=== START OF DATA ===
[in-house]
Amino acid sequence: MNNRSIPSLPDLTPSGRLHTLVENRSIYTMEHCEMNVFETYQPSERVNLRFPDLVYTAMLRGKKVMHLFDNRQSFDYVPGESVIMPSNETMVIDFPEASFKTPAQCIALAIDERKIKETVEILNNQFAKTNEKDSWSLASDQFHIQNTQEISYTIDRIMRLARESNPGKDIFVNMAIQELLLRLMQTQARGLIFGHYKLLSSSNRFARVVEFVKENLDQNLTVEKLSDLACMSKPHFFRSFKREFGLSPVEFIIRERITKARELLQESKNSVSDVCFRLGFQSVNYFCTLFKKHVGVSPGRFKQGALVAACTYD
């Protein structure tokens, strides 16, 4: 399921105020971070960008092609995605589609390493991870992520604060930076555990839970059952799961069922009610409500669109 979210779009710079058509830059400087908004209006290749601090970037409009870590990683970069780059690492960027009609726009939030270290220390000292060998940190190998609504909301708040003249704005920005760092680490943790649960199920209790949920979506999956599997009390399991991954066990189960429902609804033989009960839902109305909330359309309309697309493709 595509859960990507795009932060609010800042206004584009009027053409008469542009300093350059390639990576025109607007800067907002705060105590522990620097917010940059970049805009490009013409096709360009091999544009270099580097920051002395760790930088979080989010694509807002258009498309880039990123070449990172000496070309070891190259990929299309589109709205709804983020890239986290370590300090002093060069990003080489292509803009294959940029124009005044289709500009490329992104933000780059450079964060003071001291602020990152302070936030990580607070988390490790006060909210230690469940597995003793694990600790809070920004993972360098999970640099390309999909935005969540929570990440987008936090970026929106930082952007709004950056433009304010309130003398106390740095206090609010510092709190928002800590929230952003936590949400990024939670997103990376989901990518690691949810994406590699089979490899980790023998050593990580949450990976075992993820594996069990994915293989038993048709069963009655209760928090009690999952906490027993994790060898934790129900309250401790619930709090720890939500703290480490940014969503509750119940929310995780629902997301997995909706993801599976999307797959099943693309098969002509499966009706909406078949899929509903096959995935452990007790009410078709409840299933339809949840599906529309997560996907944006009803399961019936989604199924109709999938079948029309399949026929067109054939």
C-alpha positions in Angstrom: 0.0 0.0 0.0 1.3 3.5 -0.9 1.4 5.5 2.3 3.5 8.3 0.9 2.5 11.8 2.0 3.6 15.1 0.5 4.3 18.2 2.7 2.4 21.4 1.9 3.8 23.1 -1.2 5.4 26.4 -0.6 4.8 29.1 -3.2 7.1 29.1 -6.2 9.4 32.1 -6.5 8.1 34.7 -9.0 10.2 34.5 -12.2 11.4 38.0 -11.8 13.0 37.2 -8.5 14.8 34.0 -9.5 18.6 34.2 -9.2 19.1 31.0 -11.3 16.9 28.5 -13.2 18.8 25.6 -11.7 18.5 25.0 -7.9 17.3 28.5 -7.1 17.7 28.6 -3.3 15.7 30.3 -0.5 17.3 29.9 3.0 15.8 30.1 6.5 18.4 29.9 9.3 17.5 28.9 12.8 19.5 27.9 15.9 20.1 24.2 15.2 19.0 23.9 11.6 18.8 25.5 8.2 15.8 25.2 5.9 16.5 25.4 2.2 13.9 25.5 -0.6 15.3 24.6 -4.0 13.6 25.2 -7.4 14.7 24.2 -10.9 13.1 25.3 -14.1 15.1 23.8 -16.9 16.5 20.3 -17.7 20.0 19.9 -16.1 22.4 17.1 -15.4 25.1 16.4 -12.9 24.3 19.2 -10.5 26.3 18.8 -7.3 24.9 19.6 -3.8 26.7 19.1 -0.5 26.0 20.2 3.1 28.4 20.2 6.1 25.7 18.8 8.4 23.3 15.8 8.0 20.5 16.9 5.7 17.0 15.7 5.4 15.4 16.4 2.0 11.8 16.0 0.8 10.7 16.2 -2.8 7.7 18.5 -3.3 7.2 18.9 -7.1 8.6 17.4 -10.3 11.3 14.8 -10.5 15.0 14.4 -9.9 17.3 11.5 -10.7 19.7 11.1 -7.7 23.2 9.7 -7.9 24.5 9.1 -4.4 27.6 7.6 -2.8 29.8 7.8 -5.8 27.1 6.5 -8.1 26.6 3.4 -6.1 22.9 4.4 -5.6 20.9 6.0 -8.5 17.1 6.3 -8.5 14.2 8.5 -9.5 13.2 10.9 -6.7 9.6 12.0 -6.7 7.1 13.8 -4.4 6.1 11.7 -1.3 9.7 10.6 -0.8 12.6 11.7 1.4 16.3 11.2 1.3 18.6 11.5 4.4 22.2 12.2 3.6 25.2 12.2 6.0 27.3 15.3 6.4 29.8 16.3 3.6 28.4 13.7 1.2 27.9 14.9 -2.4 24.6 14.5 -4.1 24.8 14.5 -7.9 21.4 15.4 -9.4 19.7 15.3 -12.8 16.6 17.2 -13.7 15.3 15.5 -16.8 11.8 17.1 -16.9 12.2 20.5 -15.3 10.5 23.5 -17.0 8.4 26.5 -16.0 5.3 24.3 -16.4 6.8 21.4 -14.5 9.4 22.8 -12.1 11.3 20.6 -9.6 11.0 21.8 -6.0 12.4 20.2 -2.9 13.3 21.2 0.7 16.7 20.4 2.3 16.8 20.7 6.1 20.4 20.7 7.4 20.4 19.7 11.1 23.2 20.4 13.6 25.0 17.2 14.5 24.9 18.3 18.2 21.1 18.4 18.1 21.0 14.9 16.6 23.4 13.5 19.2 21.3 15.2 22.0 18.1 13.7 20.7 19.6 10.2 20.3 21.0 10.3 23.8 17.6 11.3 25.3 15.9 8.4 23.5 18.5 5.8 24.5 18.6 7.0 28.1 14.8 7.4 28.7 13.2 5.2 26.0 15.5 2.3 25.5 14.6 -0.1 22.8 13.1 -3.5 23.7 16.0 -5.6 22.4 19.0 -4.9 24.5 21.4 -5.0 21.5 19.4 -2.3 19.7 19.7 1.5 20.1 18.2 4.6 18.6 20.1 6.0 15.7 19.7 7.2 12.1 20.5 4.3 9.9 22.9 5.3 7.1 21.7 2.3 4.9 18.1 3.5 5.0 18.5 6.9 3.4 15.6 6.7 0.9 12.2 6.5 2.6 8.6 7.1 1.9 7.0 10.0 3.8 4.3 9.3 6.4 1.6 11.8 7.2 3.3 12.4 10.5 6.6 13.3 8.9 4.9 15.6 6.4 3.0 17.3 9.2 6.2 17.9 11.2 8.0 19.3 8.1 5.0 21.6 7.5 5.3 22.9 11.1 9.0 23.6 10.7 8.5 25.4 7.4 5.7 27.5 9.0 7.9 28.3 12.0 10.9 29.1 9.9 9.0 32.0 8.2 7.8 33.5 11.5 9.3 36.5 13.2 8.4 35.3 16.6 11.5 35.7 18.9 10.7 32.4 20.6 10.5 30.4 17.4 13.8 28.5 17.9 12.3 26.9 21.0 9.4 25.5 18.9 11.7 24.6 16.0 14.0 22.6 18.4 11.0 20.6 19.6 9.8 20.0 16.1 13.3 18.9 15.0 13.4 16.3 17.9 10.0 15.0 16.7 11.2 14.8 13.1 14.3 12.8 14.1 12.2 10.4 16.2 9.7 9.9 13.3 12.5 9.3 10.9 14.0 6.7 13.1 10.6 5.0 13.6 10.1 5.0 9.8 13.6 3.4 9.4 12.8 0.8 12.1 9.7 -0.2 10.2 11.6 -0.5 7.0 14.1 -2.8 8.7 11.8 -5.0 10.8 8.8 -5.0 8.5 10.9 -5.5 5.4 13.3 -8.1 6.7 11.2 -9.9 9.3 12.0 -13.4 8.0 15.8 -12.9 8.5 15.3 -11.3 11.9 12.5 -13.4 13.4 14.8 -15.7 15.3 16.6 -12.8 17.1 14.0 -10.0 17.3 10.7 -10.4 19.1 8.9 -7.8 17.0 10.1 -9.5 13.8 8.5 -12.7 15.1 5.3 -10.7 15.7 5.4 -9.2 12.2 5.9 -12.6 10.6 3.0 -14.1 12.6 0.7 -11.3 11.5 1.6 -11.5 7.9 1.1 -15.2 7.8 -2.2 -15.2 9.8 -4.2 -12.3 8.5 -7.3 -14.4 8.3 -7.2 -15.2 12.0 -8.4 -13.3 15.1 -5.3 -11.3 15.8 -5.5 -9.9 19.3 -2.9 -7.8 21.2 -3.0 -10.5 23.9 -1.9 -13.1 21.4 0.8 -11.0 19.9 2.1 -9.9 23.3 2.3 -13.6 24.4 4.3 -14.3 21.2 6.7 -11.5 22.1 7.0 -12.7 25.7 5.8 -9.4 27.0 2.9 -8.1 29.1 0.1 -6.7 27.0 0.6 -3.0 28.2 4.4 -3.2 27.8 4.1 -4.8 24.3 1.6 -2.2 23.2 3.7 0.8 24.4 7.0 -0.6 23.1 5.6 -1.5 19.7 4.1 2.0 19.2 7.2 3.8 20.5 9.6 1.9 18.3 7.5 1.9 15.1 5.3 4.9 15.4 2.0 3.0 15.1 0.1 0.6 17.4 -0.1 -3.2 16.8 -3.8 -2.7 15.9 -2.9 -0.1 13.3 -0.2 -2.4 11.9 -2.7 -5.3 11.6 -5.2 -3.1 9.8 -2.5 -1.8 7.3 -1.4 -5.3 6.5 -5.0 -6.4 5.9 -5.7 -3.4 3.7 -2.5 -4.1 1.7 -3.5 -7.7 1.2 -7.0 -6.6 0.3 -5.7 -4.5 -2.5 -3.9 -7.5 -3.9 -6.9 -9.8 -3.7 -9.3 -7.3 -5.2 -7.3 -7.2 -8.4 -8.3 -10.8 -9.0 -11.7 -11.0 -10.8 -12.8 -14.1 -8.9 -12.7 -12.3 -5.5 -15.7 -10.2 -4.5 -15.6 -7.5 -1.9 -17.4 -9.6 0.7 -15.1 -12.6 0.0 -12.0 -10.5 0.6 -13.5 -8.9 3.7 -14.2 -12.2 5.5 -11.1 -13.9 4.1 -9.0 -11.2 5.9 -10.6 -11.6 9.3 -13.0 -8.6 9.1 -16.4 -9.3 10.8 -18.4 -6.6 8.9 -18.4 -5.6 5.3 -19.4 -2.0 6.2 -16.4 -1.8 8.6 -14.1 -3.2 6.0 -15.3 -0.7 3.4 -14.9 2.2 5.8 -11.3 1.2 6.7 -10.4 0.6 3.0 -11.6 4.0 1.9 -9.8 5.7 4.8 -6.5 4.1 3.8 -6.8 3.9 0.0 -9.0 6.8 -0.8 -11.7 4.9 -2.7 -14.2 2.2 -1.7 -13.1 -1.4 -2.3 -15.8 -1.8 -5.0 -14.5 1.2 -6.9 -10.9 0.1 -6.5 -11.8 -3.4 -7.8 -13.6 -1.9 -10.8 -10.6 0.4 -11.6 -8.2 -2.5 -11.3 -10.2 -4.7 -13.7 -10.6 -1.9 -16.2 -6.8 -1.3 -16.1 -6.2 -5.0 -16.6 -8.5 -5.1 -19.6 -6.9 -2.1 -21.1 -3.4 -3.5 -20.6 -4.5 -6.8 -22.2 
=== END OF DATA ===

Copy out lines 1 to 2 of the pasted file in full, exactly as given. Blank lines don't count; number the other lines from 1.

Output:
[in-house]
Amino acid sequence: MNNRSIPSLPDLTPSGRLHTLVENRSIYTMEHCEMNVFETYQPSERVNLRFPDLVYTAMLRGKKVMHLFDNRQSFDYVPGESVIMPSNETMVIDFPEASFKTPAQCIALAIDERKIKETVEILNNQFAKTNEKDSWSLASDQFHIQNTQEISYTIDRIMRLARESNPGKDIFVNMAIQELLLRLMQTQARGLIFGHYKLLSSSNRFARVVEFVKENLDQNLTVEKLSDLACMSKPHFFRSFKREFGLSPVEFIIRERITKARELLQESKNSVSDVCFRLGFQSVNYFCTLFKKHVGVSPGRFKQGALVAACTYD